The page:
Schakowsky waves off significance of Gordon retirement

A member of the Democratic leadership on Monday brushed aside the notion that Rep. Bart Gordon's (D-Tenn.) retirement will benefit Republicans in 2010.

Chief Deputy Whip Rep. Jan Schakowsky (D-Ill.) said that Democratic policies will create a strong economic environment favorable for Democratic victories in 2010. 

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"Democratic policies are going to absolutely improve the elecotral propsects in the election in 2010," she said on a conference call with reporters. "We're gonna see some improvements in the economy with the jobs numbers."

"I do not believe that [Gordon's retirement] is going to trans to large victories for Republicans in 2010," she added.

Gordon, a Blue Dog Democrat who is serving his thirteenth term, announced his retirement on Monday morning saying the time was right to step down after a lengthy career. Gordon joins Reps. Brian Baird, John Tanner (D-Tenn.) and Dennis Moore (D-Kan.) in announcing their retirement in recent weeks.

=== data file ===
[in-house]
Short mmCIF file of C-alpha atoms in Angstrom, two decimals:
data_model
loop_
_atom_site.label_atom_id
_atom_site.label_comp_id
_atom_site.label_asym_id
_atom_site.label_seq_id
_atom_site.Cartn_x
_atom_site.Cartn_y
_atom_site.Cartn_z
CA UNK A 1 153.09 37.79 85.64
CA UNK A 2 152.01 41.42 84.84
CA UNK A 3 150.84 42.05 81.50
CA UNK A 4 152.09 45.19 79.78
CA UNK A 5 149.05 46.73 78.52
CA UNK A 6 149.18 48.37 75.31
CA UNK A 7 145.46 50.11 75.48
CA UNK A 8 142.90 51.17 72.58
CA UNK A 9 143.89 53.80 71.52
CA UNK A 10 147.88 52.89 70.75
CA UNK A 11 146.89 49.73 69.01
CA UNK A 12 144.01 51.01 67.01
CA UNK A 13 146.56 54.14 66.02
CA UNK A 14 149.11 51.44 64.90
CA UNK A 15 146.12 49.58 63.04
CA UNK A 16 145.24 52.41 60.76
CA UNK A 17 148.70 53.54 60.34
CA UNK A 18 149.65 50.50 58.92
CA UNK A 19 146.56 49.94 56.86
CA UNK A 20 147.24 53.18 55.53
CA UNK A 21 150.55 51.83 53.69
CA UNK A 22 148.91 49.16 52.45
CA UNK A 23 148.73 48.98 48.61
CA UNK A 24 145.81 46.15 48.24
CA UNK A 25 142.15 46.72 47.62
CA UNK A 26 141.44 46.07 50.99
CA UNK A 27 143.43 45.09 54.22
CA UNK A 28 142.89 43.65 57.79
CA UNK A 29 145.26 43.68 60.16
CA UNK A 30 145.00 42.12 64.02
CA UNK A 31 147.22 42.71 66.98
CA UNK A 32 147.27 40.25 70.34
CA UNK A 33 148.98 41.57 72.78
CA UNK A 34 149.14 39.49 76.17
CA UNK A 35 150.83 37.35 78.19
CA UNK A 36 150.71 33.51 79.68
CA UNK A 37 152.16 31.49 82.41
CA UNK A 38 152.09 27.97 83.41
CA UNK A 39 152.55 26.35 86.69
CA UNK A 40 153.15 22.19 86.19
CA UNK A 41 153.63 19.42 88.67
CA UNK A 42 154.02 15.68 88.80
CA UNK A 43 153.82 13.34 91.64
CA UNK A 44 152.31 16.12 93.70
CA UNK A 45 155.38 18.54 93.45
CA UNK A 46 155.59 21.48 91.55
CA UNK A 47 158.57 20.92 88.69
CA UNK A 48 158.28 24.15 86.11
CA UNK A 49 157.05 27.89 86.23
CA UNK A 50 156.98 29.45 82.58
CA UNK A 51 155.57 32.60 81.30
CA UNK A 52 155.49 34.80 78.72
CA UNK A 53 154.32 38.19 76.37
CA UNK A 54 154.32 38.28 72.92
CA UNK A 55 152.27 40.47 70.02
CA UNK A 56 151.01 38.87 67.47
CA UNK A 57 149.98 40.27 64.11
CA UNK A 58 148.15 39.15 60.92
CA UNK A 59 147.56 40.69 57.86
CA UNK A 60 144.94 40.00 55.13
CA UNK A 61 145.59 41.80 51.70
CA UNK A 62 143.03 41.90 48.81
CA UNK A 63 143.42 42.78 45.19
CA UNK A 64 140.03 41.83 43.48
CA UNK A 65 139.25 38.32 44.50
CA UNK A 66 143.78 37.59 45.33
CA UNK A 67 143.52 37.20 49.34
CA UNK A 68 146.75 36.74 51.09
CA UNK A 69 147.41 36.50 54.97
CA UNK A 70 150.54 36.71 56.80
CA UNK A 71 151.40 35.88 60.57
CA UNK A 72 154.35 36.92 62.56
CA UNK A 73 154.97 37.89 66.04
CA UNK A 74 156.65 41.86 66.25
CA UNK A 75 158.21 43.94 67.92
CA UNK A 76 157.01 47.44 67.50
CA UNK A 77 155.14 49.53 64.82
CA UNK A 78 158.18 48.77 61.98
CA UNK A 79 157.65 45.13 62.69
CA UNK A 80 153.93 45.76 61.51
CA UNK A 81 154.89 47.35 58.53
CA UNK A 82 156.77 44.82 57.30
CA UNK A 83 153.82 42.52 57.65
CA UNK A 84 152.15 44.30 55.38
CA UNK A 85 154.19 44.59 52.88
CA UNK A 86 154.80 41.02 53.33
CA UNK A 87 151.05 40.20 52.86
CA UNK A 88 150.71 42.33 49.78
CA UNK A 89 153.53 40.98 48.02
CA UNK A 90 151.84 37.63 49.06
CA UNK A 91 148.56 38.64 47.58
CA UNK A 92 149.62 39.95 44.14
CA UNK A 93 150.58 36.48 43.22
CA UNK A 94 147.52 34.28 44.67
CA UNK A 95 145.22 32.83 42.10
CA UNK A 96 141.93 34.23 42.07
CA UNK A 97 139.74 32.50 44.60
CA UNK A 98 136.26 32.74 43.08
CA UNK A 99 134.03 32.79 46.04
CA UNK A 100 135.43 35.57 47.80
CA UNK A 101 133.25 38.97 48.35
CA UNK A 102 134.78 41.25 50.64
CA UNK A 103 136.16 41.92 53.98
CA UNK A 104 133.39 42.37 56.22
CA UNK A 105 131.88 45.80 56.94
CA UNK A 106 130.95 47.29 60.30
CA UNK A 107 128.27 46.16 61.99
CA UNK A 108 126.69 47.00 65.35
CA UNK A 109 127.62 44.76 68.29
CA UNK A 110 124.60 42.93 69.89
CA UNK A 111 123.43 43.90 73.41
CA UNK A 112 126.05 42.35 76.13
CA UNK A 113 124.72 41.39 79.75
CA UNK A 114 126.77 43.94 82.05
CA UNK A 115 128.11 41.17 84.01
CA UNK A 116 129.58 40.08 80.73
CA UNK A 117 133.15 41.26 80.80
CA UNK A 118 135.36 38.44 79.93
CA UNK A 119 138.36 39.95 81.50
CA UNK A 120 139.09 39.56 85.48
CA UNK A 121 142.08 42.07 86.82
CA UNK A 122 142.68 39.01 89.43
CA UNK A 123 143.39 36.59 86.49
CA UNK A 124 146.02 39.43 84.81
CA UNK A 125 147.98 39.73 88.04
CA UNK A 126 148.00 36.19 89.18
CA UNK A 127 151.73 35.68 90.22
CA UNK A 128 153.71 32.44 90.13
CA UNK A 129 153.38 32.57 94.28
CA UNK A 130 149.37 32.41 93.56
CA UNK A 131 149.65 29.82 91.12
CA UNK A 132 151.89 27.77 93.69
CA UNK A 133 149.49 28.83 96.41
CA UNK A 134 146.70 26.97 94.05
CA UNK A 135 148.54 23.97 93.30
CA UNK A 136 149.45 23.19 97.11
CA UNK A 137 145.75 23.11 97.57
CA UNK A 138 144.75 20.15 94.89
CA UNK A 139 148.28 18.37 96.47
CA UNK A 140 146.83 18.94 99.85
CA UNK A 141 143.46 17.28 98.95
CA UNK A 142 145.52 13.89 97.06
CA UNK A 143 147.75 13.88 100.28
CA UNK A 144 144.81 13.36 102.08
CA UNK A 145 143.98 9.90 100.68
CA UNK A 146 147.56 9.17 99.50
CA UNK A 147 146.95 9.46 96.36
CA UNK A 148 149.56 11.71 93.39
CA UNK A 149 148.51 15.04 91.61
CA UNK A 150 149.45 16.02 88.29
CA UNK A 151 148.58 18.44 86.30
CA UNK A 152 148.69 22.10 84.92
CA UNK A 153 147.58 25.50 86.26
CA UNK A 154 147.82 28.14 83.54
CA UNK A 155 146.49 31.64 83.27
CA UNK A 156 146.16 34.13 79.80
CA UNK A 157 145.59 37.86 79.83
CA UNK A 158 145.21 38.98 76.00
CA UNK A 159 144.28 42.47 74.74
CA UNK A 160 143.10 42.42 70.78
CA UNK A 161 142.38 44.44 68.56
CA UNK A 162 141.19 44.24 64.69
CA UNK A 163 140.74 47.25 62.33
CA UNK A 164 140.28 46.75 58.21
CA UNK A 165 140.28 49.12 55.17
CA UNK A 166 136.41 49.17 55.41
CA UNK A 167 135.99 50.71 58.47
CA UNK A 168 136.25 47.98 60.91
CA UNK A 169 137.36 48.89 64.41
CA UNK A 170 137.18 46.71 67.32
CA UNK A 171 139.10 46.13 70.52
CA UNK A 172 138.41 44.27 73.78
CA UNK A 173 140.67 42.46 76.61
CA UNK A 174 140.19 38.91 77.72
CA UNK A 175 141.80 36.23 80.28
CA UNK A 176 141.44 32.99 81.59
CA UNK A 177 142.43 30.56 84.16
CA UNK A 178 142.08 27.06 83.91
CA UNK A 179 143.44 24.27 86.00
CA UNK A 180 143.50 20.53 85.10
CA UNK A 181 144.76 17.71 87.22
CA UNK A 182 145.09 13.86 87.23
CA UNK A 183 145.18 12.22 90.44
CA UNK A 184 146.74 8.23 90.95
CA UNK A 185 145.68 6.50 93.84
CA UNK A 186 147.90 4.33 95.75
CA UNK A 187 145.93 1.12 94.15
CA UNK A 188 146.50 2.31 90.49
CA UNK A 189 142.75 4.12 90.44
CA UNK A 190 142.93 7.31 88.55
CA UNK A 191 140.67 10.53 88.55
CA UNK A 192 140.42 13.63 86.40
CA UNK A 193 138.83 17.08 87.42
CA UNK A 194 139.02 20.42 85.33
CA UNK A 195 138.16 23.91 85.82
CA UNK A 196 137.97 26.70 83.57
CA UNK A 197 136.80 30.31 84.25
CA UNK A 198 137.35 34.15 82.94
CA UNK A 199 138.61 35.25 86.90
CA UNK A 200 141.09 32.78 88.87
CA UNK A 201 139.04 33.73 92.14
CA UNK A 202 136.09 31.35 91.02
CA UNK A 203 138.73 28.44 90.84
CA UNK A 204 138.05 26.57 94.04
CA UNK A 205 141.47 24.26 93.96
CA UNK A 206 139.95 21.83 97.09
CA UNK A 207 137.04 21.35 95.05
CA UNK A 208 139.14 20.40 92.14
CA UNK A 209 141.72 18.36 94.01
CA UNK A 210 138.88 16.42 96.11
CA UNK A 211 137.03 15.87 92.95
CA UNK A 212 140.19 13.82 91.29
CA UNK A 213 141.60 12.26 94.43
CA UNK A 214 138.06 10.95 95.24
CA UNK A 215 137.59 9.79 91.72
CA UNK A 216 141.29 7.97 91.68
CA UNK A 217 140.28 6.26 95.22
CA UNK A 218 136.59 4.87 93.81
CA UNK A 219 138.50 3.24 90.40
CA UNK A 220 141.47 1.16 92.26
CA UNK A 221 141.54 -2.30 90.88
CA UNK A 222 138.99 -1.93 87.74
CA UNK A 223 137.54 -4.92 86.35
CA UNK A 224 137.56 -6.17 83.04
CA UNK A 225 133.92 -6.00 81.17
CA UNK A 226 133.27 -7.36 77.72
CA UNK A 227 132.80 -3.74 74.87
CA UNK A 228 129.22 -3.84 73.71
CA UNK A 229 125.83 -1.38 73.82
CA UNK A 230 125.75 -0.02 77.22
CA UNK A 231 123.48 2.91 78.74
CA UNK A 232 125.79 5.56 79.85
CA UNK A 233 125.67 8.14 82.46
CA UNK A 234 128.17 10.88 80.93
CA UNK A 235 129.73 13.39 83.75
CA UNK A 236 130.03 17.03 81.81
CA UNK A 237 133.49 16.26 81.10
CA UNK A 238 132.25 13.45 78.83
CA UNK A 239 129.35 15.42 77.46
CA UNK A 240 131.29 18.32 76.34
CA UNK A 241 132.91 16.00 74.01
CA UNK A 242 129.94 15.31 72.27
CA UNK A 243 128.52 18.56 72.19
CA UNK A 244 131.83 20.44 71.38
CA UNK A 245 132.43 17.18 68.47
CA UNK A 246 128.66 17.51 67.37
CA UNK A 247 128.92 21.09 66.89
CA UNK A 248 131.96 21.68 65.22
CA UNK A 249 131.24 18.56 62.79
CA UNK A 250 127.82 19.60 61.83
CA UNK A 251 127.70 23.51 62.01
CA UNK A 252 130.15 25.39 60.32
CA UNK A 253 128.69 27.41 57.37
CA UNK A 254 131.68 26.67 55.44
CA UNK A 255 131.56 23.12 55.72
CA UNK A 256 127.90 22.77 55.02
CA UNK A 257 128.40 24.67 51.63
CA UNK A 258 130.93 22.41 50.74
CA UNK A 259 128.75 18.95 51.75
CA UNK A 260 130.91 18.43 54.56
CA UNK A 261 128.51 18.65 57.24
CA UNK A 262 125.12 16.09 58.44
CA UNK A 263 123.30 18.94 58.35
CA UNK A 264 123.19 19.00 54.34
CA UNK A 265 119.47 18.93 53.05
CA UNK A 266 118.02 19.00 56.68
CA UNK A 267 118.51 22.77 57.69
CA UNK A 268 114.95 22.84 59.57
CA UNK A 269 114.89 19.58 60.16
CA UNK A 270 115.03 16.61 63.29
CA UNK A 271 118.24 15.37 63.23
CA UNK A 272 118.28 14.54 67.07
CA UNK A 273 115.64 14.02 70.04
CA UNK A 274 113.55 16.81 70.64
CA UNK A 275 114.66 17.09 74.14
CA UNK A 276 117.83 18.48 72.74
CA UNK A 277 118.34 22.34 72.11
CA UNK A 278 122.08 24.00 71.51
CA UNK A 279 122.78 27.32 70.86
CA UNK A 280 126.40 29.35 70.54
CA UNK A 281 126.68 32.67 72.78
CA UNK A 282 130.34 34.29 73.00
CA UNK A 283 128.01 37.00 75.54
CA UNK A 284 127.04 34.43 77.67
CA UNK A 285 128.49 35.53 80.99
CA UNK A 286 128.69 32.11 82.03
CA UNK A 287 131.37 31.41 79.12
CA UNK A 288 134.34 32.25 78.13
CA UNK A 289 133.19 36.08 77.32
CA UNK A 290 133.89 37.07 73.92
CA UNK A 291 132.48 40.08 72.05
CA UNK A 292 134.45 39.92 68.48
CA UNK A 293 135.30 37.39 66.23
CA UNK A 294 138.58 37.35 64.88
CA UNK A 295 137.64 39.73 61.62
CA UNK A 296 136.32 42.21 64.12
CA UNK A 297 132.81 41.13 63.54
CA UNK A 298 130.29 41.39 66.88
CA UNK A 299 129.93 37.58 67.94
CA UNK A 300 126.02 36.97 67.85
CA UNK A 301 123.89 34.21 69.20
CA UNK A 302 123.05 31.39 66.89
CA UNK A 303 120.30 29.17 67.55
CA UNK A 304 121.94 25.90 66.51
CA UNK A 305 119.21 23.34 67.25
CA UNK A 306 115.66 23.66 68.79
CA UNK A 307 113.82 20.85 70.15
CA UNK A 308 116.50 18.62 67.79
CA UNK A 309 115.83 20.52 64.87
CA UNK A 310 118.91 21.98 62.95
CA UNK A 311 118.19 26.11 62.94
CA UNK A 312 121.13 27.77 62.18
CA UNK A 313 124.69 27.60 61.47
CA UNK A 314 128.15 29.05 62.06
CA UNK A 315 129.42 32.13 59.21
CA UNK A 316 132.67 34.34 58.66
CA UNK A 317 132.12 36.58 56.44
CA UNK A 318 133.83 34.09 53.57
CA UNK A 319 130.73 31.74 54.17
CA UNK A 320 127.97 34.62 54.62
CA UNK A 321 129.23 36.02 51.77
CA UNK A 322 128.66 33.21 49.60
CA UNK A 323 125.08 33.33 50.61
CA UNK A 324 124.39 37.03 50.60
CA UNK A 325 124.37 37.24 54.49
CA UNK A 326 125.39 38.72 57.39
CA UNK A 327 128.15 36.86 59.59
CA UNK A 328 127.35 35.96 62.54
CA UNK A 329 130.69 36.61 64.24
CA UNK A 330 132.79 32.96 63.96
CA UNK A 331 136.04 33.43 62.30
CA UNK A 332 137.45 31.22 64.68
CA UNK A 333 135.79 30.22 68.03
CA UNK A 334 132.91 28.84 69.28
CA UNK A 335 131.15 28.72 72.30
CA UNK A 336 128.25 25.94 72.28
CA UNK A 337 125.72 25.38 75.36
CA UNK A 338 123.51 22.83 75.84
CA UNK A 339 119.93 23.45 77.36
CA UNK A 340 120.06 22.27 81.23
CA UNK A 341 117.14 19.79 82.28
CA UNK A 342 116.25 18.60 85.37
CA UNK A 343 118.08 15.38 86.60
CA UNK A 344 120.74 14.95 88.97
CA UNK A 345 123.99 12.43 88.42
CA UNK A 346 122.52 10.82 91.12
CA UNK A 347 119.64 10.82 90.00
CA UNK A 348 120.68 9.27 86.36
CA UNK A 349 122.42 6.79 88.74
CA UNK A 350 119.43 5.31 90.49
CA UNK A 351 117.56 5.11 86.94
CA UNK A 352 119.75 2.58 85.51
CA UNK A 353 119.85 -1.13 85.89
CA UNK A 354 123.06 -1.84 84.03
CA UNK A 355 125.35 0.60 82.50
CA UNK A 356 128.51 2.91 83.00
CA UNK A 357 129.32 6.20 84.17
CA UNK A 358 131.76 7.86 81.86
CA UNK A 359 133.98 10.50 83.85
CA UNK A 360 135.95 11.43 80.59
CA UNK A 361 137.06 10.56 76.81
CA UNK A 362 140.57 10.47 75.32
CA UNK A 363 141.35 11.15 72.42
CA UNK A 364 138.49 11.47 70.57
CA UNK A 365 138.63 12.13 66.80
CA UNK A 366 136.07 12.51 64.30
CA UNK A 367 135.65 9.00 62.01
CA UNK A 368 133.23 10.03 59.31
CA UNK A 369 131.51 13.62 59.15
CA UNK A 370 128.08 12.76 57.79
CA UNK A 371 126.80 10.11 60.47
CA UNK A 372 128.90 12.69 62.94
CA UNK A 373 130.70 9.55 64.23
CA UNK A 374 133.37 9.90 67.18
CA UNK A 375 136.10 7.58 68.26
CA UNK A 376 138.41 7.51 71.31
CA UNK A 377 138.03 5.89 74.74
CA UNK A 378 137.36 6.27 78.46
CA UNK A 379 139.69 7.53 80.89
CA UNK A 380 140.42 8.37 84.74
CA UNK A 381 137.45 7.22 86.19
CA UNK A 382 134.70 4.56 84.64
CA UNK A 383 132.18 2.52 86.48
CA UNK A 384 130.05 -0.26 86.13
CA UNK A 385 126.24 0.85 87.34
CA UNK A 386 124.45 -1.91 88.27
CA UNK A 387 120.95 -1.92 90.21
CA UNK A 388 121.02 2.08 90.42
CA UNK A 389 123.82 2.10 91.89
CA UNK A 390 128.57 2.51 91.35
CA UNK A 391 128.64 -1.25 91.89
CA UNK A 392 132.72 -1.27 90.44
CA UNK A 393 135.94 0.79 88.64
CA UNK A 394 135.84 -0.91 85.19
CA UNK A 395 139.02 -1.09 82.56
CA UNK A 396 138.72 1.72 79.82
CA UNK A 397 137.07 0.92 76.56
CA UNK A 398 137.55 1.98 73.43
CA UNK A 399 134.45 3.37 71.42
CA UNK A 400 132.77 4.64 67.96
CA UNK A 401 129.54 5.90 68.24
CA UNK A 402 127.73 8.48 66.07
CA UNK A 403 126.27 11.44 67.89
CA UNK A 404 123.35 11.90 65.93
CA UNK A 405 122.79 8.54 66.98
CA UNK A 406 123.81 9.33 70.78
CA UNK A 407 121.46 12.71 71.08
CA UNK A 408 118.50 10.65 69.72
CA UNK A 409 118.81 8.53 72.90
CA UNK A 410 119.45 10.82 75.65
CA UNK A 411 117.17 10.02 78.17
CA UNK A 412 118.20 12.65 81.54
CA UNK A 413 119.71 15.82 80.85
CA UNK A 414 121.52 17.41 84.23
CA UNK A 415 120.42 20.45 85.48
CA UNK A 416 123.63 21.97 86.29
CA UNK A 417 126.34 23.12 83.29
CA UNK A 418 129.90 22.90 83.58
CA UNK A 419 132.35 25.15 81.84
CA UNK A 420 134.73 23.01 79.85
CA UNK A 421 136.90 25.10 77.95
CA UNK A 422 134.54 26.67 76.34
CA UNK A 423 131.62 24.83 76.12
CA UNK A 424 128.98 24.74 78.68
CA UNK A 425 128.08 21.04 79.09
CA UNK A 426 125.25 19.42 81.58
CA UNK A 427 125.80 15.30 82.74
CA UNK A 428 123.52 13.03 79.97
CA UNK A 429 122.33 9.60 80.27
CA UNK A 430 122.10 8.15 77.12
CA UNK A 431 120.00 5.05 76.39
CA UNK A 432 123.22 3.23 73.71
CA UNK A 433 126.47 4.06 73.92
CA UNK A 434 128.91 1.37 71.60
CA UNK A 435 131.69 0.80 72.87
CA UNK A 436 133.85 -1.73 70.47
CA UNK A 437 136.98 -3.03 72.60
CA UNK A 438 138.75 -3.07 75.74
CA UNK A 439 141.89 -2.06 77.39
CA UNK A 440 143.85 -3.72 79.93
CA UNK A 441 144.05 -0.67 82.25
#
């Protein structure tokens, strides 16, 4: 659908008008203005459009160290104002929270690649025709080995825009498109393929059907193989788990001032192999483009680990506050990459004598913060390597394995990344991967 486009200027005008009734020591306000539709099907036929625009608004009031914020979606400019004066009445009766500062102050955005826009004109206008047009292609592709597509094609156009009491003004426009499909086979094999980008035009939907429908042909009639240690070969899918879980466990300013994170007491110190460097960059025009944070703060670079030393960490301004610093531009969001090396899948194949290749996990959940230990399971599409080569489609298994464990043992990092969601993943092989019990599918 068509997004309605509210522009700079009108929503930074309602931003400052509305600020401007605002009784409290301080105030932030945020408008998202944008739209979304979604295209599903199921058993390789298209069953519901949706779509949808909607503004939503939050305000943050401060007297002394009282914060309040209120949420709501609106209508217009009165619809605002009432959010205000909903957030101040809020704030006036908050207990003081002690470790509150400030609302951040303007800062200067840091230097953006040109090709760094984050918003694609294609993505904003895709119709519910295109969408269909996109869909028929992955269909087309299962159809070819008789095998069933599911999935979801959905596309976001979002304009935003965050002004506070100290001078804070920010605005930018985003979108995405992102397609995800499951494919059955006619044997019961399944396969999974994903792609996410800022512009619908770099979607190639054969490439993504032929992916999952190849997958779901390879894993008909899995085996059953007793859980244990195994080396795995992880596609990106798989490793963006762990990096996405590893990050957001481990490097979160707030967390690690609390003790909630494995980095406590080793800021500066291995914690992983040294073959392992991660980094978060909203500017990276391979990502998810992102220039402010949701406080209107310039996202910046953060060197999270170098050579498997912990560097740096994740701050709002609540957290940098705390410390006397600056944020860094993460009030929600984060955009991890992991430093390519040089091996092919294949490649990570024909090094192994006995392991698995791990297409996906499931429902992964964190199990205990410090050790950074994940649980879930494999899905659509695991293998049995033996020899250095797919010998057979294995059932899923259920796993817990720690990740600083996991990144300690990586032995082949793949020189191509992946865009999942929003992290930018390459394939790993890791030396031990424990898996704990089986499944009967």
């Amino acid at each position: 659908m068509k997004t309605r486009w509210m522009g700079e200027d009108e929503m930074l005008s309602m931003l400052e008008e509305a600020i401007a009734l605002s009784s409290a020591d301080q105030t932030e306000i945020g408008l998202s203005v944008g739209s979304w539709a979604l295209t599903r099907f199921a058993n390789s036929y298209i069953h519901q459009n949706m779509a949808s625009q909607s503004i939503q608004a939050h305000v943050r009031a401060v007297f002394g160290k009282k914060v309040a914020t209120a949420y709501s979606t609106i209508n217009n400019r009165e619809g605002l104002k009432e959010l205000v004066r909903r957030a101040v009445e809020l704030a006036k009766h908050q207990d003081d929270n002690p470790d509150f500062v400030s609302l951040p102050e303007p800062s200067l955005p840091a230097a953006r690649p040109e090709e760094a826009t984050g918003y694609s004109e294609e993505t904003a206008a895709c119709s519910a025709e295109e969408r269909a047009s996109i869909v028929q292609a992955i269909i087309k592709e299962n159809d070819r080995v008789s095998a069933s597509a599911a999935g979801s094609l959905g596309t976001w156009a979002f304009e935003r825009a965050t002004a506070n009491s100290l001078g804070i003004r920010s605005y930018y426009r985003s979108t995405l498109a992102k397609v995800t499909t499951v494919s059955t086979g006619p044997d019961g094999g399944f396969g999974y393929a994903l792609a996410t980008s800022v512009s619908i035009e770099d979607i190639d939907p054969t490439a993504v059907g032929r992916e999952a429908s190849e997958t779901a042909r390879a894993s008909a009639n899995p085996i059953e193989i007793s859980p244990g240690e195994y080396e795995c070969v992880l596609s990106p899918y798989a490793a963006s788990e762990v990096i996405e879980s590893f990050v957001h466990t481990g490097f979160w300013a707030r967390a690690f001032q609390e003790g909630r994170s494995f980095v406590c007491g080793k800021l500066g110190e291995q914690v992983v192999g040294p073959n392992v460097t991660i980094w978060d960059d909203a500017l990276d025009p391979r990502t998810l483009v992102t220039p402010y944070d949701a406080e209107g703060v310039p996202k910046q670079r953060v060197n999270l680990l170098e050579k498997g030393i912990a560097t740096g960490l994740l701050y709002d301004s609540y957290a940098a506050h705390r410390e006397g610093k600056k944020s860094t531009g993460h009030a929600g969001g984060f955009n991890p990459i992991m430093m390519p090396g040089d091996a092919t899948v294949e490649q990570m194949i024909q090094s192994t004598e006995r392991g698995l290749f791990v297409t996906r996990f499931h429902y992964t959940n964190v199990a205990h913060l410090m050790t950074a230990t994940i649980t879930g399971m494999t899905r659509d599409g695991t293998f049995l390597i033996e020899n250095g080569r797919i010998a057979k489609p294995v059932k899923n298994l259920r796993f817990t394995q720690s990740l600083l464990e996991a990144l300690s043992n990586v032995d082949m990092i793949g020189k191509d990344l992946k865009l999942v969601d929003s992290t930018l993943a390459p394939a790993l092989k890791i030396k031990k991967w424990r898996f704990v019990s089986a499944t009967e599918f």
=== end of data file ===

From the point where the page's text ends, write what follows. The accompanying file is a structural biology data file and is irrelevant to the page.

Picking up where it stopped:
Rep. Neil Abercrombie (D-Hawaii) announced he would step down last week to pursue his state's governorship. Abercrombie's district, however, is solidly Democratic.

Republicans view the four retirees' seats as key pick-up opportunities in their bid to retake the House in the 2010 midterm elections.

But Schakowsky, who said Gordon's retirement was "news" to her, said that the four retirements were not out of "fear" of losing their seats. Instead, she said they chose to step down because they know "that we're in a good position right now in terms of the majority in the Congress."

All four were in "a very strong position for 2010," she added.

Schaowsky said that the Democratic retirements could be offset by Republicans who want to step down.

"I think we'll see some Republicans that are tired of being the minority," she said. "I think these [Democratic retirements are of no particular significance [for 2010]."

According to the Democratic Congressional Campaign Committee, 12 Republicans have announced that they will step down to run for other offices. No House Republicans have announced their retirement recently.